Curbside catastrophe

Omaha City Council creates new trash plan to distress the city


Photo by Kent Sievers at the Omaha World Herald

Omaha trash bins will be replaced with 96 gallon cans similar to these in the start of 2021 following the new contract for waste.

Olivia Oeth, News Editor

For the duration of previous trash pickup in Omaha, there has been little to no city-wide regulations on the weekly curbside pickups. Select neighborhoods have regulations on their waste regarding bin standards including size, distinctions between recycling, trash and extra yard waste, all of which the new changes to the Omaha trash regulations include.

Set to launch in 2021, all households will be receiving these new and “improved” green and blue bins at least 90 days prior to the first official pickup date as reported by the City of Omaha Website. Unless special circumstances apply, the average household will obtain a 96-gallon trash container meant for both normal and yard waste bags. This plan is meant to make pickup easier and more efficient, but those with larger landscaping debris will struggle with the overload of bags needed to be taken care of. A household must pay for a $2 sticker that allows for extra yard bags to be placed next to the designated bins making a weekly chore into a weekly labor.

Not only does paying for a sticker to properly dispose of yard waste cost an unnecessary amount of money, but if one would rather compost their chopped greenery, they must haul their load to the Omaha-Gro center in Bellevue themselves. The only other time to get rid of the waste would be to set an unlimited amount of bags out on the appointed days in spring and fall. This arguably takes time out of the day for those who are interested in being environmentally cautious and makes the option less desirable compared to the compost usually being taken at the curb. Adding these yard bags to the landfill will create a problem if fewer people choose to compost based on the amount of pollution from landfill gas in the air.

The cost of this new plan includes the disposal of old receptacles and the emergence of the new bins. According to the Omaha World Herald, the FCC Environmental of Spain offered to not charge the city to recycle the previous cans as long as there was a guarantee that the trash bid went through. West Central Sanitation of Minnesota, on the other hand, would have charged the city up to $500,000 to recycle the containers disconnected from the FCC although they would have overall had a lower bid. Mayor Jean Stothert, however, turned down the West Central Sanitation of Minnesota worried that the disposal company would not grow large enough for the city of Omaha in time.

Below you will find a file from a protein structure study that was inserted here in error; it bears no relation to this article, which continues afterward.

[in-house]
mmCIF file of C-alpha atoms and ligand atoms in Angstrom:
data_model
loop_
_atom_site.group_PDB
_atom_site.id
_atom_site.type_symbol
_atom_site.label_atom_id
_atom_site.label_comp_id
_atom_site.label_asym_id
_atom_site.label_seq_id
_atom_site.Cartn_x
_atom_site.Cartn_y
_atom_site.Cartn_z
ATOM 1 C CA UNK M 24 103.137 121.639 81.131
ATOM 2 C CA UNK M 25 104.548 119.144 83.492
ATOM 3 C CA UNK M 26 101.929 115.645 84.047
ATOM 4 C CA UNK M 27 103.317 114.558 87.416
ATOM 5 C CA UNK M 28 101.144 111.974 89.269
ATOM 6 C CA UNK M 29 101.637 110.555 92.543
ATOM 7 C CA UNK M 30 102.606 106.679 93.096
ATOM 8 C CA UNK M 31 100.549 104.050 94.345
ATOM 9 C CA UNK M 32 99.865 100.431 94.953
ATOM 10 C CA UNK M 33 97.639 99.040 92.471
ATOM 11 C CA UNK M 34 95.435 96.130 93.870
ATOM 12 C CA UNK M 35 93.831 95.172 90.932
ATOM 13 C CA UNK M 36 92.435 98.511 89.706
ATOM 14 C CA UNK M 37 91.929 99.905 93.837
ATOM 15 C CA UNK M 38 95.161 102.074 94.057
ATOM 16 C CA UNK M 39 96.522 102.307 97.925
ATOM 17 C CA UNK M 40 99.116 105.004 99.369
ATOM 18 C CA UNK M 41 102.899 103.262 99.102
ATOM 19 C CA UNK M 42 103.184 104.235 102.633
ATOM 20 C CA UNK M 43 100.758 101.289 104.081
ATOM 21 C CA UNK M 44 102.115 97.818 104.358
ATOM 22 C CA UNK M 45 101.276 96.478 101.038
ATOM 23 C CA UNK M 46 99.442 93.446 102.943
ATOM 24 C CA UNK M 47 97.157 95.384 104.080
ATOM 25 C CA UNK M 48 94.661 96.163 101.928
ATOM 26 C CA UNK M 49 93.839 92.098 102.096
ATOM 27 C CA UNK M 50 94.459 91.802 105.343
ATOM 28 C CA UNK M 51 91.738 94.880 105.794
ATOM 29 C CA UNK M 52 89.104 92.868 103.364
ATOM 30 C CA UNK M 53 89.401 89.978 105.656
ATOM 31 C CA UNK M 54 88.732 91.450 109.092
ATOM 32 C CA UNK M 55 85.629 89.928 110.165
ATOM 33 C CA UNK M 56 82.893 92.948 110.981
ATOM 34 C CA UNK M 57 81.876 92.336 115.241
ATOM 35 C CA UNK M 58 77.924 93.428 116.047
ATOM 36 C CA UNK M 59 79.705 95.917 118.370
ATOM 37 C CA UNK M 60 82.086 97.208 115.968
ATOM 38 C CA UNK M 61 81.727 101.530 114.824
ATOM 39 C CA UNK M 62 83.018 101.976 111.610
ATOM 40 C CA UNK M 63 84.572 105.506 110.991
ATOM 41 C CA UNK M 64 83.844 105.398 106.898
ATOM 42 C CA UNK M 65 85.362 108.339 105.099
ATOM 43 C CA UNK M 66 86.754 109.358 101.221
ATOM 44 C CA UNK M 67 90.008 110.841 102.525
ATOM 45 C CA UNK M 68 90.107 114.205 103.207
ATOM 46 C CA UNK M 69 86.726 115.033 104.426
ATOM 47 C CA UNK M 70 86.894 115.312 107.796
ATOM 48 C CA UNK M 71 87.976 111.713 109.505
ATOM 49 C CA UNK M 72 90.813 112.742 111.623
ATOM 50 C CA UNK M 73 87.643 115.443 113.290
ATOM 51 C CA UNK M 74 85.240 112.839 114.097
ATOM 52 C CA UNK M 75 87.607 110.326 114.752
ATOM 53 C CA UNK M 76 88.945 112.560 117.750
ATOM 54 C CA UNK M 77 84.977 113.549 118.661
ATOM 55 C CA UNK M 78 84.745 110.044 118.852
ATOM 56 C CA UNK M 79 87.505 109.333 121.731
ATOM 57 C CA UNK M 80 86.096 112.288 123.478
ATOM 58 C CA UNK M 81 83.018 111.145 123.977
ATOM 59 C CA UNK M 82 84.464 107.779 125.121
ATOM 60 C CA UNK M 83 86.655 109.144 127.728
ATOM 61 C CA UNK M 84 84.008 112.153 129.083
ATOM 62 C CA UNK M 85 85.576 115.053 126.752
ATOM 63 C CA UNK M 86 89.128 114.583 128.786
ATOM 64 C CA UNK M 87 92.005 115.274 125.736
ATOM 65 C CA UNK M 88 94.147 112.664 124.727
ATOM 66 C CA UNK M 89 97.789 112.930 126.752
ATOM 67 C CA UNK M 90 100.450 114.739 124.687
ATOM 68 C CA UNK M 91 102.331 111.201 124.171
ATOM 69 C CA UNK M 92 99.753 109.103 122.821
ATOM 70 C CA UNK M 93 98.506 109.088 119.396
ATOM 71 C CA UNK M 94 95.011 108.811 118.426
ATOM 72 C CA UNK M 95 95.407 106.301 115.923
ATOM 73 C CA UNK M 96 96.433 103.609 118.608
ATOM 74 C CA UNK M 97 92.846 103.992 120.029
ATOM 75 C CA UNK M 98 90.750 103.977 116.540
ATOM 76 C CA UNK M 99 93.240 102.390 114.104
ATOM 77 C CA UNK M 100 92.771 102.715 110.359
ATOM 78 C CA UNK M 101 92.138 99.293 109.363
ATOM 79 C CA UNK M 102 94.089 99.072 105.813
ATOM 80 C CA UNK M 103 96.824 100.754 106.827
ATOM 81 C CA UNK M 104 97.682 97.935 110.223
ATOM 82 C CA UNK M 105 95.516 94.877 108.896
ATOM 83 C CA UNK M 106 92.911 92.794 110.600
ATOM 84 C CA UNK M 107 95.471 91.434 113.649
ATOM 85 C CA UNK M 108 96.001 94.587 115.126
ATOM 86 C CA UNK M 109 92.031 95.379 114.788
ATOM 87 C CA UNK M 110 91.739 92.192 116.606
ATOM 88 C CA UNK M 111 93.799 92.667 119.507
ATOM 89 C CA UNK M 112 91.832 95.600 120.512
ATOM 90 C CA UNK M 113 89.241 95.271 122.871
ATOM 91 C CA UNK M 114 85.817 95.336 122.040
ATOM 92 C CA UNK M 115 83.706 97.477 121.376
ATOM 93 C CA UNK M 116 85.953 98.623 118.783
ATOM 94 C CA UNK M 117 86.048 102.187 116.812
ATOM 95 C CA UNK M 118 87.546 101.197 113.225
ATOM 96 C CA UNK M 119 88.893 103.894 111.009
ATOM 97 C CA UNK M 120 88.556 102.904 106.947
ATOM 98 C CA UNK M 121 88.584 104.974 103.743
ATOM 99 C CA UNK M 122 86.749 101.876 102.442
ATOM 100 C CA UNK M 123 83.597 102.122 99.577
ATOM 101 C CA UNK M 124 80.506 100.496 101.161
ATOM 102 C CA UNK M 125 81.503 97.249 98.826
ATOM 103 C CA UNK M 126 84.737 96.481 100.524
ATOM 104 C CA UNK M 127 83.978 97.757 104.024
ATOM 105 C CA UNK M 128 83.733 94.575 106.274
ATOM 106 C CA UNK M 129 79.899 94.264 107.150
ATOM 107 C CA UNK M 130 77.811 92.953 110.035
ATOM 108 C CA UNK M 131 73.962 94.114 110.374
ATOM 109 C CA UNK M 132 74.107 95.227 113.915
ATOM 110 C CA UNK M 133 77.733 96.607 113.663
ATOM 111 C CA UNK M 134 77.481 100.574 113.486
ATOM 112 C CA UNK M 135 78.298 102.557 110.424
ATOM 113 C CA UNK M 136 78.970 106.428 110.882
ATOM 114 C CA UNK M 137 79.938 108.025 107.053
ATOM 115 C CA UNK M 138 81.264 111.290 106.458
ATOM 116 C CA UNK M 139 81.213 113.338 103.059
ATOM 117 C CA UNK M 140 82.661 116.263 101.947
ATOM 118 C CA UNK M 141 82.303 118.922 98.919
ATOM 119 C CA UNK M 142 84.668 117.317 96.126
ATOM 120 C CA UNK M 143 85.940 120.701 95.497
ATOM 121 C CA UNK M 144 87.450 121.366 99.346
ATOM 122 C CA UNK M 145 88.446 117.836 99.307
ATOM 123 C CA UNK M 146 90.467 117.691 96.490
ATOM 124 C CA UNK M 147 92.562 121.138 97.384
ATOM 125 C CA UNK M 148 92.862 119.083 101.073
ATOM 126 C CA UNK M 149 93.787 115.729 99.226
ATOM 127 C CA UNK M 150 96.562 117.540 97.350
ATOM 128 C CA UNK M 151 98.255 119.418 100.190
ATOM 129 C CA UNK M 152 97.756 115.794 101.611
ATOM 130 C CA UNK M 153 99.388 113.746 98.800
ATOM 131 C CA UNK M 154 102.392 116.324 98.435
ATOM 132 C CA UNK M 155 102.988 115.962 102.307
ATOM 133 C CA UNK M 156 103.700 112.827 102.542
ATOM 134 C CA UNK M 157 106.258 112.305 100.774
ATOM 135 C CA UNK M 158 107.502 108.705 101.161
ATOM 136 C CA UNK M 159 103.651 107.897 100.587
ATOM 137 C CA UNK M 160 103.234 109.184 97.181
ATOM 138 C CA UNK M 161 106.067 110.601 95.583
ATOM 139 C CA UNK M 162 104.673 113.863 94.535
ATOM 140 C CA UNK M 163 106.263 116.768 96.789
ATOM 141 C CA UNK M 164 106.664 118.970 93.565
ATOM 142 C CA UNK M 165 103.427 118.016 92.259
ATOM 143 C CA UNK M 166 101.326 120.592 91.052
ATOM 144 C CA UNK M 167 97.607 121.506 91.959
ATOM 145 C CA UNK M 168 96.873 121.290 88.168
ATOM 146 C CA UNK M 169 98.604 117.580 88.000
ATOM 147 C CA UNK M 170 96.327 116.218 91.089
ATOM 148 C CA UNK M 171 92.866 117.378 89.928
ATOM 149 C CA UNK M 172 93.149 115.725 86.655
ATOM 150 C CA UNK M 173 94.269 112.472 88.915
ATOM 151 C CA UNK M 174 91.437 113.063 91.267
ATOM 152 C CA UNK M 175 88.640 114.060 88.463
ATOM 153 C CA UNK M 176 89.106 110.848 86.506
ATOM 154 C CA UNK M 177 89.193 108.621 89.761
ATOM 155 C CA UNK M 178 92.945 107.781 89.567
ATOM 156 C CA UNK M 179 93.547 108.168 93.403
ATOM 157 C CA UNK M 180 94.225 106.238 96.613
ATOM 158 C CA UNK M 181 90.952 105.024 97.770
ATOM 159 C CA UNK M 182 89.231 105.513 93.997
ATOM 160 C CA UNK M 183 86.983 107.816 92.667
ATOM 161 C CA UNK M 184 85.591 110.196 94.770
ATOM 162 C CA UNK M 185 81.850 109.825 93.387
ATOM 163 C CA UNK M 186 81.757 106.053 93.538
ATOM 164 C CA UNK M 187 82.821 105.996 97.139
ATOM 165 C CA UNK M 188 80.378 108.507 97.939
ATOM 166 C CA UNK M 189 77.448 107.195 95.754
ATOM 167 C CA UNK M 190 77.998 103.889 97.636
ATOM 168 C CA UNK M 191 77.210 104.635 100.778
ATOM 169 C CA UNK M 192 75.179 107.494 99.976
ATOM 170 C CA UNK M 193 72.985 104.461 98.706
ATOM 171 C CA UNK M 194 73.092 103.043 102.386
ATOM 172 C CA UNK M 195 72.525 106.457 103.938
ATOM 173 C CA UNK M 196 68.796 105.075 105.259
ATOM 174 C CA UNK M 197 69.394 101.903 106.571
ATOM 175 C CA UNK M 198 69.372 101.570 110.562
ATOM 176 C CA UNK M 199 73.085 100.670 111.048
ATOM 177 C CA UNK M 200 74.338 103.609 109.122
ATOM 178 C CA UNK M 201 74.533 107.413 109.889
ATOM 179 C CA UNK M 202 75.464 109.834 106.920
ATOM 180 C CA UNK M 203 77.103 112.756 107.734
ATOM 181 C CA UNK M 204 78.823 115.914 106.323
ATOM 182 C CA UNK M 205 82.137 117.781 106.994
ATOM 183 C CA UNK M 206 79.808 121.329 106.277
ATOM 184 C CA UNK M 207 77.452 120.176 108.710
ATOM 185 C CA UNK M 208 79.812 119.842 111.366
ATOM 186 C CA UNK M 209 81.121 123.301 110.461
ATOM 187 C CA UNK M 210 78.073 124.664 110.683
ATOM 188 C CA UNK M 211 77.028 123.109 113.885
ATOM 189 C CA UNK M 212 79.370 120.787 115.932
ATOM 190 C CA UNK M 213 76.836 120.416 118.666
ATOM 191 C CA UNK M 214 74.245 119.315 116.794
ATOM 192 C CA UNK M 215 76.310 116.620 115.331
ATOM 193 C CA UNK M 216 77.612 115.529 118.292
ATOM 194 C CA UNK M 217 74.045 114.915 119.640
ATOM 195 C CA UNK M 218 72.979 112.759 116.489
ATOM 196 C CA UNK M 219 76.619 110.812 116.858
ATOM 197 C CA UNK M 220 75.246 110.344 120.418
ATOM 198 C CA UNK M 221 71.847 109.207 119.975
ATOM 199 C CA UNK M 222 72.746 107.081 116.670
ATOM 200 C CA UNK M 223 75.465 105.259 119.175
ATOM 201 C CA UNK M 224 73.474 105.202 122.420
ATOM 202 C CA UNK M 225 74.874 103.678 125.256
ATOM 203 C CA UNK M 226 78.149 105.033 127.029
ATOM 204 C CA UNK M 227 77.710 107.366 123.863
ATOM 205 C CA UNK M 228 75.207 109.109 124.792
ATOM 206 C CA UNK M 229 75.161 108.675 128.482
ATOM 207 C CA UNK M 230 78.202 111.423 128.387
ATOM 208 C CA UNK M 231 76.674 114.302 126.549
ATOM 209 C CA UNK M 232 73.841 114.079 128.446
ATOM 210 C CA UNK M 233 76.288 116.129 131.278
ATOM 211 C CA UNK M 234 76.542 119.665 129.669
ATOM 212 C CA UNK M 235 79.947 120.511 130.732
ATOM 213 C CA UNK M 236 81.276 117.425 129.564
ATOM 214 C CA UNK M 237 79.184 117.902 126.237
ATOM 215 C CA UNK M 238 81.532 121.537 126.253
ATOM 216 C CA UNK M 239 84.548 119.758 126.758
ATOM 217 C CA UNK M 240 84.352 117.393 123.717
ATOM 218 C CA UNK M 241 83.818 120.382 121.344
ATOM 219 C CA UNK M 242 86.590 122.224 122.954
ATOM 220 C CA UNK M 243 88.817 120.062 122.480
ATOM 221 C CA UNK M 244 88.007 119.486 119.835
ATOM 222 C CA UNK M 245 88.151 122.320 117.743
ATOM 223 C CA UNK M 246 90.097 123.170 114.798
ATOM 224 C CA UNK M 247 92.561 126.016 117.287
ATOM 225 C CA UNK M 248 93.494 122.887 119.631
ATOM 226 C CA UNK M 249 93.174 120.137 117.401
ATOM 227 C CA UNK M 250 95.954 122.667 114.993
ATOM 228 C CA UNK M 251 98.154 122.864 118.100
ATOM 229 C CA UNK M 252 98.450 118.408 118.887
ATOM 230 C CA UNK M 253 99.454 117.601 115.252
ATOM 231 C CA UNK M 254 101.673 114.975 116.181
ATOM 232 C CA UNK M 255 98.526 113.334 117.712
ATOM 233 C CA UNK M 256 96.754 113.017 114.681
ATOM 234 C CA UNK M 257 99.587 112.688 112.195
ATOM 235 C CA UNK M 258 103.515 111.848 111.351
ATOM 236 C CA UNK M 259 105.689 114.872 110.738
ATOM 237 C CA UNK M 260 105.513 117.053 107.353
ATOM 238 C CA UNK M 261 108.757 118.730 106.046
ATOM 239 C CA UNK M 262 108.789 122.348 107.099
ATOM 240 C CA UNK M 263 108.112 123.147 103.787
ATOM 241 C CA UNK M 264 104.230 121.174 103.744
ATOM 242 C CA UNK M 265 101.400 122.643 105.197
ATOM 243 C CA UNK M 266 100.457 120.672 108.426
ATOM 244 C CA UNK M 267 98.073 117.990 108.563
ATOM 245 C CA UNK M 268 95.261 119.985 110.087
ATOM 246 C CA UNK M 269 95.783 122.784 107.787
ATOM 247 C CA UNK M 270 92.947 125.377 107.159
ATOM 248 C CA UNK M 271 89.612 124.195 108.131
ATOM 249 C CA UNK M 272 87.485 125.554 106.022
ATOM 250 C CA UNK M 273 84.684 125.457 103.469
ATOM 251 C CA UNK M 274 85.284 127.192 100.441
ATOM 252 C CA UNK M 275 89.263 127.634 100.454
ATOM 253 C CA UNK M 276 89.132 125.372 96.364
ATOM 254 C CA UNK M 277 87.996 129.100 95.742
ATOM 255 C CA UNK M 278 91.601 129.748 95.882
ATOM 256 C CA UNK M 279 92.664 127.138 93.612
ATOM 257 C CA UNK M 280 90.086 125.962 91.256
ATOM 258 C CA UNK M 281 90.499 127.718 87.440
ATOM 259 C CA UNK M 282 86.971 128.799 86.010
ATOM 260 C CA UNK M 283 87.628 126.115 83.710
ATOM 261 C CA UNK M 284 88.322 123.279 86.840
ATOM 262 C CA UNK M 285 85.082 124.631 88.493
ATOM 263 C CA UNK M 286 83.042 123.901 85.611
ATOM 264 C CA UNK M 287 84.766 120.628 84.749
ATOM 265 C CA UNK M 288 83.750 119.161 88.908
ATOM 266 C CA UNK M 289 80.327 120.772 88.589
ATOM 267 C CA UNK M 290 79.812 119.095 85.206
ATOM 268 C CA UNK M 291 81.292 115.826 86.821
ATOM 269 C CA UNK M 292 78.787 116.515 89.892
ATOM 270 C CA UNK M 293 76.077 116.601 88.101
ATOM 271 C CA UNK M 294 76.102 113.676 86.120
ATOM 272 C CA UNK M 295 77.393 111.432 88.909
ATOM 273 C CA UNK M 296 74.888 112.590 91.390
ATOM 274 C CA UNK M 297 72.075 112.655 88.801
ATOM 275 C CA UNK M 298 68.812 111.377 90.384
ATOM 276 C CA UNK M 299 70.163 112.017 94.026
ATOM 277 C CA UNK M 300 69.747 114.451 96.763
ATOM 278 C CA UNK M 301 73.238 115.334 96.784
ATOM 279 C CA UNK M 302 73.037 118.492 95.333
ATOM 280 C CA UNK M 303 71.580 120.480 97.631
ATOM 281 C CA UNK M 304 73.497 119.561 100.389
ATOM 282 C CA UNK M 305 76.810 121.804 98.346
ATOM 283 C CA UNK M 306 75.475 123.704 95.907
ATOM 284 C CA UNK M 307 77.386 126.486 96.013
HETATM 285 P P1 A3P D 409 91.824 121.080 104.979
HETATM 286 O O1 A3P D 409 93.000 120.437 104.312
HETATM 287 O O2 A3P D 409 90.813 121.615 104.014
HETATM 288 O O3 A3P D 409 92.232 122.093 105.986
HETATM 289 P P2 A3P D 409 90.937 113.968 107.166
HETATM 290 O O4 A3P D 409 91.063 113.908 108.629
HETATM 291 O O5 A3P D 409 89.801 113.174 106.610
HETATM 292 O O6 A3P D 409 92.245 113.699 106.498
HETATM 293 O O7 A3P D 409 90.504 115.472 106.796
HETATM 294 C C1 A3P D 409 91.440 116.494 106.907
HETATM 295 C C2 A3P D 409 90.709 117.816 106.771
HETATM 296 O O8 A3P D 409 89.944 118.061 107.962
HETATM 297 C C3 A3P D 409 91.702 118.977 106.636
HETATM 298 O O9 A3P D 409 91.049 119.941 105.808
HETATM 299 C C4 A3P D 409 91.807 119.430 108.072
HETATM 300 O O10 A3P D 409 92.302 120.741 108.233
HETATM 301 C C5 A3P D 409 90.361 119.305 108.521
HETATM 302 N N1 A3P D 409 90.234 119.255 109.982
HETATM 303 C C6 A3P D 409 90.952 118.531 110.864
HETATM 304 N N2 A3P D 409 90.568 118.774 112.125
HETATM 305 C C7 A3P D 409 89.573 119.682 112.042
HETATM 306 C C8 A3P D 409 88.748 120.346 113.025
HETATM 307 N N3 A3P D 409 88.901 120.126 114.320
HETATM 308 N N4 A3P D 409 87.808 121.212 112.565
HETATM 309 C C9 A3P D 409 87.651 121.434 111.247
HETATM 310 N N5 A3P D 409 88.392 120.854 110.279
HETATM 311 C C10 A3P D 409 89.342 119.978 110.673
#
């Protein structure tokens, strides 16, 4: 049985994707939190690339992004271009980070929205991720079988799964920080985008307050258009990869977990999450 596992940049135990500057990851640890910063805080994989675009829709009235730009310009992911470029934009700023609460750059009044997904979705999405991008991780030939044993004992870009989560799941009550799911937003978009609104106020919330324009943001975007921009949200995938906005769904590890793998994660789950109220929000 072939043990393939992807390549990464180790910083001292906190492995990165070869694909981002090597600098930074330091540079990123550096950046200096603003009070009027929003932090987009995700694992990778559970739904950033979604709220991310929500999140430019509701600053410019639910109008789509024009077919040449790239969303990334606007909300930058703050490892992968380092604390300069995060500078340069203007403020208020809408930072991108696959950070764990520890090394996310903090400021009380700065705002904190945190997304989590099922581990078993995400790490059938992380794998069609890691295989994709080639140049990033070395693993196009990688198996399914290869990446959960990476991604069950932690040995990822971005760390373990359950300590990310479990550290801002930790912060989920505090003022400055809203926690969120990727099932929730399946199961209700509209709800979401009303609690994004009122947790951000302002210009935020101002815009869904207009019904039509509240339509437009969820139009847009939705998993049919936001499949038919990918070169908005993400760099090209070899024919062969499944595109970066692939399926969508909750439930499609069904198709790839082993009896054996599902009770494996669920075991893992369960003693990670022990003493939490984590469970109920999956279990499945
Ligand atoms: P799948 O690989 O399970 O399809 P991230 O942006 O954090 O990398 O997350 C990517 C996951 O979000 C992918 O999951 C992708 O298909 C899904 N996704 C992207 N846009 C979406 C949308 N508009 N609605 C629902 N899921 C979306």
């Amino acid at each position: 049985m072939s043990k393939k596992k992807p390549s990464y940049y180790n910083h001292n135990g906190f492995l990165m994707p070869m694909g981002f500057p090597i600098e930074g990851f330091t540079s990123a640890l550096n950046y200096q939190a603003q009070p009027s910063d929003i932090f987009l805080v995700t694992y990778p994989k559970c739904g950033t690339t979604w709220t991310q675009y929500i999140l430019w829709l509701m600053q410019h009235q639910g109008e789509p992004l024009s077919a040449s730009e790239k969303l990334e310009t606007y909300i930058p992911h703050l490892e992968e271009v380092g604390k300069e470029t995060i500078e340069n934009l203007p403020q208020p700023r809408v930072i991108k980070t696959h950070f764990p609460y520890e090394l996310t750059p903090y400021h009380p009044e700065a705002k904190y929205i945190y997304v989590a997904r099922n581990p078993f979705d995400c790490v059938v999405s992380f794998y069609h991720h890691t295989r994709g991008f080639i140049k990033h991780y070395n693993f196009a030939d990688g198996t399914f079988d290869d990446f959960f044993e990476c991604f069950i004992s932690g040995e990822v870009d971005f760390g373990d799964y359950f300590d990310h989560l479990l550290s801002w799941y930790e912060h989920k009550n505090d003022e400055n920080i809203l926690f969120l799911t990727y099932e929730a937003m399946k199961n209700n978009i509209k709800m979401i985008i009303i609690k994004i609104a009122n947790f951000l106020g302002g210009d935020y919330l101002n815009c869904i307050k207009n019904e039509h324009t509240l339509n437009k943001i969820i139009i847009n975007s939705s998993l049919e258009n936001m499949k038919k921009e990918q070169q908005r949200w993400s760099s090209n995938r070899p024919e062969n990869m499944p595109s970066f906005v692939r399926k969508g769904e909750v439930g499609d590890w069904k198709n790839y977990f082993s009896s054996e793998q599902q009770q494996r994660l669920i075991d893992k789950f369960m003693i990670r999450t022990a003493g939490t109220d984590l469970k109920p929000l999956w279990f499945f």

Having decided on how to dispose of the estimated 500,000 bins, the cost of putting the recently developed carts in place will be the real problem. With the FCC Environmental of Spain, the entire plan will cost a hefty $24.2 million dollars, a higher overall price than what was offered by the West Central Sanitation of Minnesota involving a three cart alternative. 

Although Mayor Stothert claims taxes will not be raised, the 2020 and beyond budget with the included FCC plan will take away from other important parts of the Omaha tax funds. For example, a major change will be made to the health care employee budget reducing it by $1 million, not only affecting the workforce but the retirees. Not taking the lower bid and not raising taxes will continue to cause problems that will affect the budget in the future taking away from more dire city-wide issues.

Disposing of the current non-regulation trash and recycling bins for 2021 is calling for an incredible amount of plastic waste, as well. With an estimated minimum of 500,000 old trash cans to get rid of and 100,000 recycling bins, the FCC has claimed to recycle the eligible leftovers. However, if the previous containers are in bad condition, being too old or debased, they must be simply junked to the landfill left to pollute instead of recovering the plastic. This will be another cost on the Omaha budget, but it is hard to estimate the total until the day comes when all the receptacles have been sorted once the official plan starts.

The choice having been made already makes the decision final but the impact less so. If recognized now, Omaha residents can be more aware of their environmental impact especially considering taking the time out of their day to compost what they can and cleaning their bins in hopes to be considered for recycling by the FCC. Optimistically, the new recycling carts will push more households to branch out of the waste-only lifestyle and consider the future outside of landfills.